Athletes, Do You Want it as Bad as the Competition?
Throughout my career working with countless talented athletes I have witnessed a distinct separation between athletes who talk about wanting to be the best, versus others who literally turn every stone in life, committing to whatever means necessary (assuming they are safe and legal) in order to be the best. In these examples, it isn’t any surprise why the athletes who want it more reach their full potential, while athletes who give lip service fail to reach their full potential.
While it’s easy to rationalize and deny, athletes who maximize their talents steer clear of doing these things, and instead accept the reality of their efforts and results and work hard to make tomorrow better than today. In fact, successful athletes realize that being the best will include countless stressors, anxieties, failures, and even bad days (and bad calls by officials, too). Amazingly, their commitment to be the best allows them to quickly dismiss these distractions and obstacles, and instead channel all their focus and energy on being their best for the only thing that matters…..the next play.
If you’re and athlete and curious how you stack up when it comes to your level of commitment to being the best, ask yourself the following questions:
- Do I bring my A-game attitude every day? Attitude is a choice, and every one of us can choose to be positive, upbeat, and optimistic every day. Bringing your A-game means walking into the locker room expecting success, and being sure to positively infect all team members with the same attitude and spirit.
- Am I fully prepared before each practice and game? Being fully prepared means getting enough rest and nutrition, studying your playbook until you know it inside-out, having uniform and equipment ready to go, and turning off all outside distractions while competing.
- Do I accept constructive criticism and instruction with an open mind? One fast way to limit your athletic success is to dismiss feedback you receive from coaches and others who know how to help your game. A better way to go is to see yourself as a blank slate, allowing experts who know more than you to offer advice relating to how you can best improve your game. You might not always use the advice you receive, but you should at least listen and give it a fair evaluation before dismissing the potential help.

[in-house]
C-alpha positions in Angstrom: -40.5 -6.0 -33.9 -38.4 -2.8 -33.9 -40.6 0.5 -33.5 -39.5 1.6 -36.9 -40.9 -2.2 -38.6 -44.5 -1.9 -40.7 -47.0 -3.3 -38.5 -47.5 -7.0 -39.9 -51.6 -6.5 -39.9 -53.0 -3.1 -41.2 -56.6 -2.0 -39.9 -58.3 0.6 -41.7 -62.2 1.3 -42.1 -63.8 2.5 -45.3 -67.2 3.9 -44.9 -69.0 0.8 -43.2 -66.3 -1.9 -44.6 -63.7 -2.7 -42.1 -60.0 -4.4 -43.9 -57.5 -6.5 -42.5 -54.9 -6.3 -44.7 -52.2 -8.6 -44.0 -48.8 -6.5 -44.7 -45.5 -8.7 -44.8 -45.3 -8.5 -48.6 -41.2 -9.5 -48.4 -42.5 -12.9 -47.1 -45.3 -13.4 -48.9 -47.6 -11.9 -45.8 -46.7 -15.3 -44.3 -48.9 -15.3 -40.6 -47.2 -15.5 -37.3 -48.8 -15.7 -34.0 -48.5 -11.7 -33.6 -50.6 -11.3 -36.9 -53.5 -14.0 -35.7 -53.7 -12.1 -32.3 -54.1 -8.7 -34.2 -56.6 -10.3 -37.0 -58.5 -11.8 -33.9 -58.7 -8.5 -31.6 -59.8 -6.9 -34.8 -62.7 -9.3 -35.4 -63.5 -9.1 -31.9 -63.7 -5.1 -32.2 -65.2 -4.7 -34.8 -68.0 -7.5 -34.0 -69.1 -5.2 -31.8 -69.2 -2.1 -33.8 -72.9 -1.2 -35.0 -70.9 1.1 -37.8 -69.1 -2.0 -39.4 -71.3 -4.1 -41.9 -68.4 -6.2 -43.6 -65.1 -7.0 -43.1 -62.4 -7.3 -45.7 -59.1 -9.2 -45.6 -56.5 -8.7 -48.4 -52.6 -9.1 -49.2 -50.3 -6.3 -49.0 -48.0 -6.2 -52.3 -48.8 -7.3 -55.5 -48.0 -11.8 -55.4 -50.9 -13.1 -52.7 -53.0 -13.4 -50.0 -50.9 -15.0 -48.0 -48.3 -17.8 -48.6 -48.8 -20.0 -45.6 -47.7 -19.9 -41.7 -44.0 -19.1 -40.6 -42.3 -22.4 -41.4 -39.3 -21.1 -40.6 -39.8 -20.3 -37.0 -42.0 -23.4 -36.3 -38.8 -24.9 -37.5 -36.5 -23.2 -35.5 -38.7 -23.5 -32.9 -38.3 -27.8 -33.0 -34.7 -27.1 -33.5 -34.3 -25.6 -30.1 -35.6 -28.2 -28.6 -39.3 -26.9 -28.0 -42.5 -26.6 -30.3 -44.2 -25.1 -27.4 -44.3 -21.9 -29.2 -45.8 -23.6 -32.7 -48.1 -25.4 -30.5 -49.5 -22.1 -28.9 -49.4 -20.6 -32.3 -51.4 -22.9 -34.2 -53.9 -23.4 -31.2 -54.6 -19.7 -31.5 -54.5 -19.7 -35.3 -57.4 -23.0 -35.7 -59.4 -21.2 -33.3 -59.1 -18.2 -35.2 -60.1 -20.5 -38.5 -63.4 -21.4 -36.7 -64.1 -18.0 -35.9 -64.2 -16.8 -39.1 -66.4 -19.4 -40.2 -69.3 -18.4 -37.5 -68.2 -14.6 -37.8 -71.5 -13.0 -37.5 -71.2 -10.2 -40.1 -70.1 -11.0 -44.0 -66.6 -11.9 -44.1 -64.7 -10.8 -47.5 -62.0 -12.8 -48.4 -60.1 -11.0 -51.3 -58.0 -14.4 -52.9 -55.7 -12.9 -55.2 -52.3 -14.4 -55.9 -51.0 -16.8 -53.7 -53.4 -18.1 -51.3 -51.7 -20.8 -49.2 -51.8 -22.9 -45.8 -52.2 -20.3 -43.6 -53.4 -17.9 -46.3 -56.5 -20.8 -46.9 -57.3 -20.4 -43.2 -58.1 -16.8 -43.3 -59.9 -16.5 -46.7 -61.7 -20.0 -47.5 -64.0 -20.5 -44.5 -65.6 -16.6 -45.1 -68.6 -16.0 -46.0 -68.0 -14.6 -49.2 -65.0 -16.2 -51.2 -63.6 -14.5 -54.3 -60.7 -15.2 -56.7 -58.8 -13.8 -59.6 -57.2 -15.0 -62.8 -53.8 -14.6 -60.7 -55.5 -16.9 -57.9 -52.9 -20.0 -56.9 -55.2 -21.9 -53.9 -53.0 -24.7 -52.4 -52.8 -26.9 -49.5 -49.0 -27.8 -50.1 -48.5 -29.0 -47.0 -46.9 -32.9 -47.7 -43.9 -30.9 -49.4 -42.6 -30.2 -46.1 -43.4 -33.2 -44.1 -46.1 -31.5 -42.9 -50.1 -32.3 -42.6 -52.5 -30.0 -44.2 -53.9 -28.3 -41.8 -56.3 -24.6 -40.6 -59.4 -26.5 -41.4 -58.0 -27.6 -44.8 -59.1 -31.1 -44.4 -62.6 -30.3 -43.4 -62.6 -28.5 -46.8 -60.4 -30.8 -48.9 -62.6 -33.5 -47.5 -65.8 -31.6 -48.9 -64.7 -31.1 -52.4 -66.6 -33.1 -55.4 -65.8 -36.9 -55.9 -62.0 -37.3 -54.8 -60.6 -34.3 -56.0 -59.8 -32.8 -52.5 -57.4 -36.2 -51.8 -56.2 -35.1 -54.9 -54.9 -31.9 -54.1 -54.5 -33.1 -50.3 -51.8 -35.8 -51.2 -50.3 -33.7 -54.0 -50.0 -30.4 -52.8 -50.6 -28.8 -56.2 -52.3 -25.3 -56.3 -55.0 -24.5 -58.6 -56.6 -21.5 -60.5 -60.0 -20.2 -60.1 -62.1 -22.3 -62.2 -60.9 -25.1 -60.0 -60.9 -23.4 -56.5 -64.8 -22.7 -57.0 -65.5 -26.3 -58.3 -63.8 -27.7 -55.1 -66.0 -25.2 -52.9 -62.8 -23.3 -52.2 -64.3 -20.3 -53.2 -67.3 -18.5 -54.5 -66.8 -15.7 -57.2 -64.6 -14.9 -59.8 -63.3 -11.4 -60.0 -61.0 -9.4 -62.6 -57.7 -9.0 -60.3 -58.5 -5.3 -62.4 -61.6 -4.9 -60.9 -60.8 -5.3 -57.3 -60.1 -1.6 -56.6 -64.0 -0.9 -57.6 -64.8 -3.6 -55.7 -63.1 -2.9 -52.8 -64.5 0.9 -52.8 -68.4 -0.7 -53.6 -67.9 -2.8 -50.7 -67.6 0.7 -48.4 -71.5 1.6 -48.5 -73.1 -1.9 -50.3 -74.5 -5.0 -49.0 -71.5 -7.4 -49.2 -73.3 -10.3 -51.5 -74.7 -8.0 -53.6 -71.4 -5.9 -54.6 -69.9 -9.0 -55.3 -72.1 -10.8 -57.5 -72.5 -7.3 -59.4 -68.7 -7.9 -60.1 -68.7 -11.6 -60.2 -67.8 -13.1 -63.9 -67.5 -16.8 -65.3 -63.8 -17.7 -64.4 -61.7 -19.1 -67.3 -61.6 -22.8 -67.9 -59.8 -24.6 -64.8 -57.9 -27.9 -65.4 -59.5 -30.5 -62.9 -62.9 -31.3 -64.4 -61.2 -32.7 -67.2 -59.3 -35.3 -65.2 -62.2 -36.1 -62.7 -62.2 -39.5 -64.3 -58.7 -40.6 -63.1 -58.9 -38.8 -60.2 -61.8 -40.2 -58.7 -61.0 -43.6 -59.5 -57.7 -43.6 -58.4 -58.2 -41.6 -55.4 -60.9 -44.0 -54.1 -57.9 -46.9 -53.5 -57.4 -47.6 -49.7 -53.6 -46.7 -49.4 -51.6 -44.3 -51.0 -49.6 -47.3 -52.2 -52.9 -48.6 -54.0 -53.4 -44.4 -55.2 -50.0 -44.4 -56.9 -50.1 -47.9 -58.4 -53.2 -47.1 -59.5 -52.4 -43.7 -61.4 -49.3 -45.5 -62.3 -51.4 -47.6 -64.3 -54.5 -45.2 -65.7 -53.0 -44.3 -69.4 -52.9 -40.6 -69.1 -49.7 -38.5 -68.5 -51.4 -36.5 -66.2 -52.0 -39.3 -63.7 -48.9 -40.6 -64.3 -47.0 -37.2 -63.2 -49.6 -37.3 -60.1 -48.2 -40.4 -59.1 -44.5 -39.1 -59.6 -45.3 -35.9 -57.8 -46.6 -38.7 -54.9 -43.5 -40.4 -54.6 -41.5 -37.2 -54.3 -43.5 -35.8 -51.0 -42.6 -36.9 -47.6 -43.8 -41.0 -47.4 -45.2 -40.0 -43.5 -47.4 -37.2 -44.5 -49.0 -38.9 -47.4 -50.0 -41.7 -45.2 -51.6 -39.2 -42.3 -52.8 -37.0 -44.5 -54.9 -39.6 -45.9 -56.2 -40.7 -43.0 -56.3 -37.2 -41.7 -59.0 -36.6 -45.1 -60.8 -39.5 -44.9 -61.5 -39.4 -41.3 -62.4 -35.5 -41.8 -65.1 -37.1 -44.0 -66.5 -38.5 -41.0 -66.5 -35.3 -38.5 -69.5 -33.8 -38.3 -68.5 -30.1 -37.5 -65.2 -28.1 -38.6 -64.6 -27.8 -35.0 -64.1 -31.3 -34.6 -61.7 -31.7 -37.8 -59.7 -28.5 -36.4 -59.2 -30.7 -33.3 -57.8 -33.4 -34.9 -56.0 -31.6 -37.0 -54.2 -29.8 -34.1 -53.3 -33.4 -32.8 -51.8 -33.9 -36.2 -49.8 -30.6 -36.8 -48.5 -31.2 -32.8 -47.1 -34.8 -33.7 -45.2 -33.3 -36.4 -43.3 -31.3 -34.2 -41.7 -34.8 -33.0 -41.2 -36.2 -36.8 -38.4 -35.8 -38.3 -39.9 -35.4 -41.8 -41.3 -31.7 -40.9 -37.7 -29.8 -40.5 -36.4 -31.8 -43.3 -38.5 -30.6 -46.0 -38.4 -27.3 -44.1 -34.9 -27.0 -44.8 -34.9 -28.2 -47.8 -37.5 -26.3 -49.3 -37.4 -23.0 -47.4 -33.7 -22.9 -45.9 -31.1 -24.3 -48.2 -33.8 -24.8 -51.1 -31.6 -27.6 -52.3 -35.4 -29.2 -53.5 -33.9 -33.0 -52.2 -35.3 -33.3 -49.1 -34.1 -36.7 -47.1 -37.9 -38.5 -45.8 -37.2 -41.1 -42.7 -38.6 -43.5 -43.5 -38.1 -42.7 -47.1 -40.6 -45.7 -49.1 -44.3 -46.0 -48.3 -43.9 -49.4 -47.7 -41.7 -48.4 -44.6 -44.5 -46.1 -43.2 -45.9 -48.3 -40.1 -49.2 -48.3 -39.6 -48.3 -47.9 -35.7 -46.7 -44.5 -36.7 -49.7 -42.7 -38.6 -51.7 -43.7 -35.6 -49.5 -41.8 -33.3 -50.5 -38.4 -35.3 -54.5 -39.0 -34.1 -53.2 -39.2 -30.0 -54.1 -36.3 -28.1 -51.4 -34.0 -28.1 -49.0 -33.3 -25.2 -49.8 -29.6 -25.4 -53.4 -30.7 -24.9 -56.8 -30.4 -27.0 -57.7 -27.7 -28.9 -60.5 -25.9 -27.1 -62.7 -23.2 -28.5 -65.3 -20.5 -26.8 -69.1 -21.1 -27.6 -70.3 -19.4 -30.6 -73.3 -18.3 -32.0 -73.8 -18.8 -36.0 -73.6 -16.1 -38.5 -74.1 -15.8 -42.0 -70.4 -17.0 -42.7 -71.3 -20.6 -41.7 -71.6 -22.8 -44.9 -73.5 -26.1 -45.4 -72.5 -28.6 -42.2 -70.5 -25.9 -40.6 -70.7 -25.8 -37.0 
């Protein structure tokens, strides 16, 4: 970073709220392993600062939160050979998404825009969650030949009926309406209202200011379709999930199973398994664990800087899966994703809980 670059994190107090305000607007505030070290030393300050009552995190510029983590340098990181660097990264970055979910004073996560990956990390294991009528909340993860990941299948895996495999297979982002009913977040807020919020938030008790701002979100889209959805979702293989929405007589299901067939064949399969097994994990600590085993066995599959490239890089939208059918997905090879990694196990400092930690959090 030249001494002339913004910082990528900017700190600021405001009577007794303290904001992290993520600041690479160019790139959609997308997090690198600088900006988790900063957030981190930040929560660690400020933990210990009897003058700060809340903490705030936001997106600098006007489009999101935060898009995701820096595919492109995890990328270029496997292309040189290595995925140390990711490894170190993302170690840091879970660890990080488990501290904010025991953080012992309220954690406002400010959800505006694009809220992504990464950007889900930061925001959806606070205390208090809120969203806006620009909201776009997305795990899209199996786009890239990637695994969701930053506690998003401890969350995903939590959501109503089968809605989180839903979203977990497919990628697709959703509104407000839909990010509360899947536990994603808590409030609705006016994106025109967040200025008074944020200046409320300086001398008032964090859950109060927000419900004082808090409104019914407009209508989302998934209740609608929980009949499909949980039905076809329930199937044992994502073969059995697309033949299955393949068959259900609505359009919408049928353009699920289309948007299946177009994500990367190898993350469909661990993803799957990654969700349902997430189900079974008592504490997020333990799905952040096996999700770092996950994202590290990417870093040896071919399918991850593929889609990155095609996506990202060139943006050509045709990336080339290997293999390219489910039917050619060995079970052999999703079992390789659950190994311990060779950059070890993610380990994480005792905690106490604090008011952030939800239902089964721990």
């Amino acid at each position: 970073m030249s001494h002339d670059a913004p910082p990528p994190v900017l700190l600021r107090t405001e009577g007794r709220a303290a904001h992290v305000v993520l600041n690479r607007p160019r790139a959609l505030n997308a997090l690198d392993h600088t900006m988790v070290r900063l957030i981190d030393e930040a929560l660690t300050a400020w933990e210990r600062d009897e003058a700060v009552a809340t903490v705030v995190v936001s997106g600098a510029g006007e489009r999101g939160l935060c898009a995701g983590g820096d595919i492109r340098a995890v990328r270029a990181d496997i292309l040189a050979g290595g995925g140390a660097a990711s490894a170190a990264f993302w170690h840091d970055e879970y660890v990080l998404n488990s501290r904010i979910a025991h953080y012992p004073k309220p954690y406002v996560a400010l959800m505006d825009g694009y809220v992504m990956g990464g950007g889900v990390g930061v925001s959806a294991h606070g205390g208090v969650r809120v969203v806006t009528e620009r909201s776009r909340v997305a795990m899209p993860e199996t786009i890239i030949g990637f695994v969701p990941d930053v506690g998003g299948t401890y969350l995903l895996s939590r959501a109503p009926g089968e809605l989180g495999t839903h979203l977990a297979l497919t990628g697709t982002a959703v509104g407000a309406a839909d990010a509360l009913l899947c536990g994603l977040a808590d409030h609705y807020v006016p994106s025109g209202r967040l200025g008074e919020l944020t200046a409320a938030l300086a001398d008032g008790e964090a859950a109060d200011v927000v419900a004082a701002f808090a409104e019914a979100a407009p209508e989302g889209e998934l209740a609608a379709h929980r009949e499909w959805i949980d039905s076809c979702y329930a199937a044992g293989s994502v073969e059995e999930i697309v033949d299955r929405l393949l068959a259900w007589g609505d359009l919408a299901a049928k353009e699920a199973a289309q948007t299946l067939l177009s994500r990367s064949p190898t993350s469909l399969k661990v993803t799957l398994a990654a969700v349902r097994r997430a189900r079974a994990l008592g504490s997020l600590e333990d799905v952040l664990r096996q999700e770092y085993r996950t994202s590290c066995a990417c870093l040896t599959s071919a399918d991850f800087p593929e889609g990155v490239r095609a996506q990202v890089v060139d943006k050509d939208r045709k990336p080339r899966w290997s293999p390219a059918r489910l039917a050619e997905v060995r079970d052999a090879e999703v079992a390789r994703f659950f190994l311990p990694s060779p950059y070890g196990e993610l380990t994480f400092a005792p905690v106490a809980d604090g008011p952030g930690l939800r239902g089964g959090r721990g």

- Am I open to ideas that can help my game? Similar to being open to constructive criticism, it’s also important to be open-minded to ideas that can help your game. Some examples of this might include mental toughness training, or better, more efficient ways to exercise. Athletes who are less committed often immediately dismiss ideas they think are a waste of time, rather than fairly evaluating them for their own training regime.
- Do I not fear failure, but instead use it as a teaching tool? Great athletes don’t fear failure, but instead realize that failure is a part of life and that what’s most important is to learn from every challenge. Are you realistic with your ideas around success and failure, and accept that being perfect in life simply isn’t a reality? Instead, strive for excellence, and learn from stress, adversity, frustration, and failure.
Are you doing everything you need to do in order to reach your full potential? Are you paying attention to all the seemingly small details (like getting enough rest), and open to receive constructive feedback about how you can get better? And finally, are you willing to accept the stress and adversity that are likely to accompany your journey to be the best? If you answered ‘yes’ to these questions, you have placed yourself in the best possible position maximize your athletic abilities.